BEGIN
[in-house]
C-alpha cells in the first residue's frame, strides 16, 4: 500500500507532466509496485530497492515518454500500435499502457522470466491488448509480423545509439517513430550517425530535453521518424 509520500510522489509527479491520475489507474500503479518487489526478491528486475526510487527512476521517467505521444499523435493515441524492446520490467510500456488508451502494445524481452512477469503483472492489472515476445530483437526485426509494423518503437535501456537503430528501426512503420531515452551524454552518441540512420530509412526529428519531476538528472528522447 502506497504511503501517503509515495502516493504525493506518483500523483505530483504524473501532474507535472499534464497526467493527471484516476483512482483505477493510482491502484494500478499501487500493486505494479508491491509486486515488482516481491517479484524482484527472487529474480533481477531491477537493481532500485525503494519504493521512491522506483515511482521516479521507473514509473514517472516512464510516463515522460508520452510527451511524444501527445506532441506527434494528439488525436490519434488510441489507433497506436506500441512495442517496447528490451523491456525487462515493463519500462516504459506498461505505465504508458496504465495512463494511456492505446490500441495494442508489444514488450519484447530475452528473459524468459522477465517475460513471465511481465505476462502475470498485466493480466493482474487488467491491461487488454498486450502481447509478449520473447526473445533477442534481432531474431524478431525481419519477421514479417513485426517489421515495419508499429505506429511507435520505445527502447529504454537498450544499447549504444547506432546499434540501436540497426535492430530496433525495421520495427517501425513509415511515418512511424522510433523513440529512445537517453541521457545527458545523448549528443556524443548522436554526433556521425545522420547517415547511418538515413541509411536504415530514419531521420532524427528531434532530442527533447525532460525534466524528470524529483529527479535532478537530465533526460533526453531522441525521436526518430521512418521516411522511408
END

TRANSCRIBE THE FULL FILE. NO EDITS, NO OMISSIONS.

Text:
[in-house]
C-alpha cells in the first residue's frame, strides 16, 4: 500500500507532466509496485530497492515518454500500435499502457522470466491488448509480423545509439517513430550517425530535453521518424 509520500510522489509527479491520475489507474500503479518487489526478491528486475526510487527512476521517467505521444499523435493515441524492446520490467510500456488508451502494445524481452512477469503483472492489472515476445530483437526485426509494423518503437535501456537503430528501426512503420531515452551524454552518441540512420530509412526529428519531476538528472528522447 502506497504511503501517503509515495502516493504525493506518483500523483505530483504524473501532474507535472499534464497526467493527471484516476483512482483505477493510482491502484494500478499501487500493486505494479508491491509486486515488482516481491517479484524482484527472487529474480533481477531491477537493481532500485525503494519504493521512491522506483515511482521516479521507473514509473514517472516512464510516463515522460508520452510527451511524444501527445506532441506527434494528439488525436490519434488510441489507433497506436506500441512495442517496447528490451523491456525487462515493463519500462516504459506498461505505465504508458496504465495512463494511456492505446490500441495494442508489444514488450519484447530475452528473459524468459522477465517475460513471465511481465505476462502475470498485466493480466493482474487488467491491461487488454498486450502481447509478449520473447526473445533477442534481432531474431524478431525481419519477421514479417513485426517489421515495419508499429505506429511507435520505445527502447529504454537498450544499447549504444547506432546499434540501436540497426535492430530496433525495421520495427517501425513509415511515418512511424522510433523513440529512445537517453541521457545527458545523448549528443556524443548522436554526433556521425545522420547517415547511418538515413541509411536504415530514419531521420532524427528531434532530442527533447525532460525534466524528470524529483529527479535532478537530465533526460533526453531522441525521436526518430521512418521516411522511408